Sharp's very, very sharp experimental screen

Its 64-inch LCD monitor at Ceatec offers quadruple the resolution of a normal high-definition screen. Photos: Looking Sharp

MAKUHARI, Japan--Anyway you look at it, 8.84 million pixels is a lot of points of light.

Sharp has produced a 64-inch LCD monitor that provides screen resolution four times that of normal high-definition screens. Normal HD screens have 2 million pixel points. The new Sharp monitor, which is on display at the Ceatec technology trade show here this week, sports 4,096-by-2,160 pixel-line resolution--double the number of vertical and horizontal pixel lines offered by a normal HD screen. This comes out to nearly 9 million pixel points.

Sharp screens

Small details, like plumes of smoke over an aerial shot of a rural village, can be picked out. The monitor can also be divided into quarters and display four high-definition videos at once.

The screen, still in the development phase, will be targeted at film and television producers as well as medical researchers, a Sharp representative said. The exhibit is one of the more popular at the weeklong trade show taking place outside Tokyo. But eventually, these technologies trickle down to the consumer market.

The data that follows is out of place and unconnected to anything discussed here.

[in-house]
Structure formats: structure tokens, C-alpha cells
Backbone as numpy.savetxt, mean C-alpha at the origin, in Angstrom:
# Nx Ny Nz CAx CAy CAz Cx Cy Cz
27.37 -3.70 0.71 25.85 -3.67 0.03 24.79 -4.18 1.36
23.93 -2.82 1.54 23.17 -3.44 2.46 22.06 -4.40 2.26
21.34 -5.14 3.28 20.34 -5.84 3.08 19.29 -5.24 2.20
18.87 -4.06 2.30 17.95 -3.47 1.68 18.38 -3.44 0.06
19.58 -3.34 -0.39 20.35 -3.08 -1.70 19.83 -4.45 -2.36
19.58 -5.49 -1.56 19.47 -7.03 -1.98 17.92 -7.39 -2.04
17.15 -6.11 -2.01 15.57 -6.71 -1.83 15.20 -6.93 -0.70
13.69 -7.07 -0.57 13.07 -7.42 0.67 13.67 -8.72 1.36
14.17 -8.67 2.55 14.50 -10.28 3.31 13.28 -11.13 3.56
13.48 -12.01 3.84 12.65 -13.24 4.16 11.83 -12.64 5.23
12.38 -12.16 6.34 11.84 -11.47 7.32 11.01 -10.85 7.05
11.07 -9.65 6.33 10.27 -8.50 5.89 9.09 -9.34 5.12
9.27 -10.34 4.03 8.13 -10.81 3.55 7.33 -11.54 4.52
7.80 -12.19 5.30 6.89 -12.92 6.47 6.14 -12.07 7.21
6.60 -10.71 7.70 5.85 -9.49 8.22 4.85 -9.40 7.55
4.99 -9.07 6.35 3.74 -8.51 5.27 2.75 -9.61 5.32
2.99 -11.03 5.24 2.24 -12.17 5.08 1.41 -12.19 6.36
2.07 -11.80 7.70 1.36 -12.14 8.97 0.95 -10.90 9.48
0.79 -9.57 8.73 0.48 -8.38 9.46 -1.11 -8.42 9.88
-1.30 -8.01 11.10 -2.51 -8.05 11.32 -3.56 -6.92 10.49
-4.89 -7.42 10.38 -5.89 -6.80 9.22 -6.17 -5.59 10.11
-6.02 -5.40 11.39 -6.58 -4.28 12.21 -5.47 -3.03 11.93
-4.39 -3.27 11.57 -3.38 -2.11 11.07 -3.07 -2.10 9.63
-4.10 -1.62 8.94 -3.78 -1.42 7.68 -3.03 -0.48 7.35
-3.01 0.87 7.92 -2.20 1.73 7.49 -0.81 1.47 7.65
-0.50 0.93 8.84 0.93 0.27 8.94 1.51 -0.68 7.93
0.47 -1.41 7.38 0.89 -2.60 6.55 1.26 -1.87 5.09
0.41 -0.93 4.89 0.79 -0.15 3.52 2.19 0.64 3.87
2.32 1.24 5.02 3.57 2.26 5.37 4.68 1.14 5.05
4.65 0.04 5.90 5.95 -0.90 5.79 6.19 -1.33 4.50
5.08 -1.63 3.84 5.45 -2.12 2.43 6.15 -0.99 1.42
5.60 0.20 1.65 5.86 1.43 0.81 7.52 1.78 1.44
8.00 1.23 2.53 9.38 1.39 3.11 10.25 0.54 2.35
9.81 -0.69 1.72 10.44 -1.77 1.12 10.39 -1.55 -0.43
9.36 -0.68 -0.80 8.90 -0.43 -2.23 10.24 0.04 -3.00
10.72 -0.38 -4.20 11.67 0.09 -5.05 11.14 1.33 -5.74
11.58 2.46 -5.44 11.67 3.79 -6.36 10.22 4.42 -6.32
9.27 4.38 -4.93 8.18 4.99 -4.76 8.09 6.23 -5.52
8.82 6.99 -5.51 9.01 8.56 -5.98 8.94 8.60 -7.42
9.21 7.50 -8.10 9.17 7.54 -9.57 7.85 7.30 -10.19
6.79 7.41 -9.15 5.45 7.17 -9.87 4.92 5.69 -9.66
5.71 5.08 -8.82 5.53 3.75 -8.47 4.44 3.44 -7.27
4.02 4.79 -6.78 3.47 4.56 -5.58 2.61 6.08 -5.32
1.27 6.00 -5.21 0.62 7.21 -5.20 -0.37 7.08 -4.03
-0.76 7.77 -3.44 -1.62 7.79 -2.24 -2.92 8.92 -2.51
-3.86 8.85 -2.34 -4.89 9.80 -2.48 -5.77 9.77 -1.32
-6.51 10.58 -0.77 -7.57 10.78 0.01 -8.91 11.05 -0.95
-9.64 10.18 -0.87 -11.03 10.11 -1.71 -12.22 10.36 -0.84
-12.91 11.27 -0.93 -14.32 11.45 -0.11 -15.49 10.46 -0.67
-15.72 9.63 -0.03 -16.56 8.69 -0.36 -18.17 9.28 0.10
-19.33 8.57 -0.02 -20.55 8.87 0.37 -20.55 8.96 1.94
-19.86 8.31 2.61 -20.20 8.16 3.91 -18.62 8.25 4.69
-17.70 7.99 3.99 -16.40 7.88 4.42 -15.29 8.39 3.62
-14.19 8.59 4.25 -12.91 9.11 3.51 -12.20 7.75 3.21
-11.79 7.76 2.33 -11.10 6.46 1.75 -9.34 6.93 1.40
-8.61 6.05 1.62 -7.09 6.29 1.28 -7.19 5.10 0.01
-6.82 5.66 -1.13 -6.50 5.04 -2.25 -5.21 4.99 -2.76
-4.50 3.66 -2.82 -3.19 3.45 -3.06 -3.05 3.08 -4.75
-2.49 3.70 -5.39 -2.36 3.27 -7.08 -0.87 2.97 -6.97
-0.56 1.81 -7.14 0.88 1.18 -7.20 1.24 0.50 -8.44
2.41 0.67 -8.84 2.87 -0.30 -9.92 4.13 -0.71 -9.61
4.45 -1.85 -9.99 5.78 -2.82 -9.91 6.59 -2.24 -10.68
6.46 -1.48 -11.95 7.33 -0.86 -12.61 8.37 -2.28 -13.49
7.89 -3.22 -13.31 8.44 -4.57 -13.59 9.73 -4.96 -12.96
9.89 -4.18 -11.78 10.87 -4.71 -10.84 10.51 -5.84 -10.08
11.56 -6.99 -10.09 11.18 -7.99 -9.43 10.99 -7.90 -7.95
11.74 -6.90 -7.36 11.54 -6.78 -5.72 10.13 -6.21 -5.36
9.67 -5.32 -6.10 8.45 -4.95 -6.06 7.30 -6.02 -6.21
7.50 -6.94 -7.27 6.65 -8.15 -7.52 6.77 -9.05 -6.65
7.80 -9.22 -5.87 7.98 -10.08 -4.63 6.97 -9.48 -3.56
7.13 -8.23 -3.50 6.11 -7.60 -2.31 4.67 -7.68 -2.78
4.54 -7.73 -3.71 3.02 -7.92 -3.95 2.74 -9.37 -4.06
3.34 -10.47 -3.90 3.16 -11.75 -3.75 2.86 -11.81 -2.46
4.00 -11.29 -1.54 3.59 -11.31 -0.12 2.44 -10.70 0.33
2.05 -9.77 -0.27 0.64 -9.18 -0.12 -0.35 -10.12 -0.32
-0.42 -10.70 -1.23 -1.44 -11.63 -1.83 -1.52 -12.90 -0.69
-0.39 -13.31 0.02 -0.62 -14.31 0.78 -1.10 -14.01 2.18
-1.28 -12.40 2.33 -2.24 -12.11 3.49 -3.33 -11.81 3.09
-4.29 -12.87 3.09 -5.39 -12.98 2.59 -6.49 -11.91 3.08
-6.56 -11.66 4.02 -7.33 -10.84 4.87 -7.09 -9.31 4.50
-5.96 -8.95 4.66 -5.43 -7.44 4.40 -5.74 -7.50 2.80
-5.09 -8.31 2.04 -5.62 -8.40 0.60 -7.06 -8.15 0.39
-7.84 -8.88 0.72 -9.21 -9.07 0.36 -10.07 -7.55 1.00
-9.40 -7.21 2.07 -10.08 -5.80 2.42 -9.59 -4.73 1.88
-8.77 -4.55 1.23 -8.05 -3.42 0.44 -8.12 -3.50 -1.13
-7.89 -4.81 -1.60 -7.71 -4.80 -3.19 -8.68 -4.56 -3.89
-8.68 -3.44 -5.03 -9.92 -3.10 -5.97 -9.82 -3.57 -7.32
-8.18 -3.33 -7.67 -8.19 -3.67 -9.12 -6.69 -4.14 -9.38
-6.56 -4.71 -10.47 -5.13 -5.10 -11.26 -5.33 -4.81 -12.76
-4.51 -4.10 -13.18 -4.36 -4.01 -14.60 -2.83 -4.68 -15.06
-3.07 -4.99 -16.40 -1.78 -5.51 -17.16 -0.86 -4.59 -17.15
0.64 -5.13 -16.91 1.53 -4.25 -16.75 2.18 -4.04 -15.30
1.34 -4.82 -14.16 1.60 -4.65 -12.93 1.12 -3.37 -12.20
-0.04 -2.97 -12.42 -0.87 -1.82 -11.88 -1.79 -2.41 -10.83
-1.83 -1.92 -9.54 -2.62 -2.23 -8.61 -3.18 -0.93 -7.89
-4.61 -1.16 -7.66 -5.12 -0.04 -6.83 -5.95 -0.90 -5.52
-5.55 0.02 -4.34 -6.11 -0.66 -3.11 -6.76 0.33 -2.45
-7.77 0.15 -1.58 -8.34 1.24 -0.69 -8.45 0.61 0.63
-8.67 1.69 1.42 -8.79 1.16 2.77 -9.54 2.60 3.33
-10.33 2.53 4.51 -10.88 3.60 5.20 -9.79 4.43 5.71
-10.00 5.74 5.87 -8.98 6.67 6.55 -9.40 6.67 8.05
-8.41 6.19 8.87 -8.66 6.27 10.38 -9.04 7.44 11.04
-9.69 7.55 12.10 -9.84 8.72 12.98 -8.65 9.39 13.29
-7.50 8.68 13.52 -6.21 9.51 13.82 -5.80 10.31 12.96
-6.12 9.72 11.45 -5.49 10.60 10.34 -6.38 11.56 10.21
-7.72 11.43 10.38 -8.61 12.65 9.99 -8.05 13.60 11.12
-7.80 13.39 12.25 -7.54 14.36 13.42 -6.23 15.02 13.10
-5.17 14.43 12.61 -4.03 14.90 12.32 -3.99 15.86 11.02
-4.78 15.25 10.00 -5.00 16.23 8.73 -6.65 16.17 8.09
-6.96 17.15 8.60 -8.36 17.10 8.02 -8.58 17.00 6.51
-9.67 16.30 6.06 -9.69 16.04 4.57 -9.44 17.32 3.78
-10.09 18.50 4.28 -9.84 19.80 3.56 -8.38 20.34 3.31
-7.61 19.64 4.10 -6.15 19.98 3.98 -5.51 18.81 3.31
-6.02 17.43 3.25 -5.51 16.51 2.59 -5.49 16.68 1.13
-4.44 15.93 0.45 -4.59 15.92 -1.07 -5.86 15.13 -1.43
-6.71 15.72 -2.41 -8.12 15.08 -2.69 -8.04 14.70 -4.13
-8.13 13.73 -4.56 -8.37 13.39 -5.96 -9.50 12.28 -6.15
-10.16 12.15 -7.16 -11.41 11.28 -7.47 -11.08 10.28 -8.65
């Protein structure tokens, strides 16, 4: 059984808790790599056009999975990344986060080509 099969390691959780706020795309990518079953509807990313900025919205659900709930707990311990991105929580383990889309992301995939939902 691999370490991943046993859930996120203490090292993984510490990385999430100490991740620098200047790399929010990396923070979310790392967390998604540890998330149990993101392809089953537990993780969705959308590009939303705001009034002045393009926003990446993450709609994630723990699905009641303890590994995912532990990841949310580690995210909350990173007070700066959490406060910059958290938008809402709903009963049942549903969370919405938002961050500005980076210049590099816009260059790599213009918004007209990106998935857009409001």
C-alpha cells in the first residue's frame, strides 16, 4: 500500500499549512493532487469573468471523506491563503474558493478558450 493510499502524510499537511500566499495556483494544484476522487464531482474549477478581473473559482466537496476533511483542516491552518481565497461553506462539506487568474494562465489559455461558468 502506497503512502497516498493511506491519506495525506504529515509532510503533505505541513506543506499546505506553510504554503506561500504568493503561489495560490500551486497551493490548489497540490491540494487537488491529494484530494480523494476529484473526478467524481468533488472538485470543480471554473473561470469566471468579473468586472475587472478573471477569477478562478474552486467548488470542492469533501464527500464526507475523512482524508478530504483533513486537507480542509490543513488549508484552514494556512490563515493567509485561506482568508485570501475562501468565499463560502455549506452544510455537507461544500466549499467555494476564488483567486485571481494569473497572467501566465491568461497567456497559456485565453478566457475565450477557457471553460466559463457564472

The company is using the show to emphasize its role in the screen world. In August, Sharp formally began producing LCD panels out of its second Kameyama plant. The plant processes eighth-generation glass sheets, which measure just over 7 feet by 8 feet. Six 52-inch LCDs can be popped out of a single sheet. The smaller glass sheets processed in sixth- and seventh-generation plants can only produce two and three 52-inch panels, respectively, out of a single piece of glass.

Other prototypes being shown include a screen with a technology Sharp calls Mega Contrast. The screen has a 1 million-to-1 contrast ratio. Typical HD LCD screens sport a 1,200-to-1 contrast ratio.

On other notes, Sharp also showed off its Japanese-English electronic translator, which will come to the Japanese market later this year. If you speak a Japanese phrase into it, the handheld translates it into spoken English text--and vice versa.

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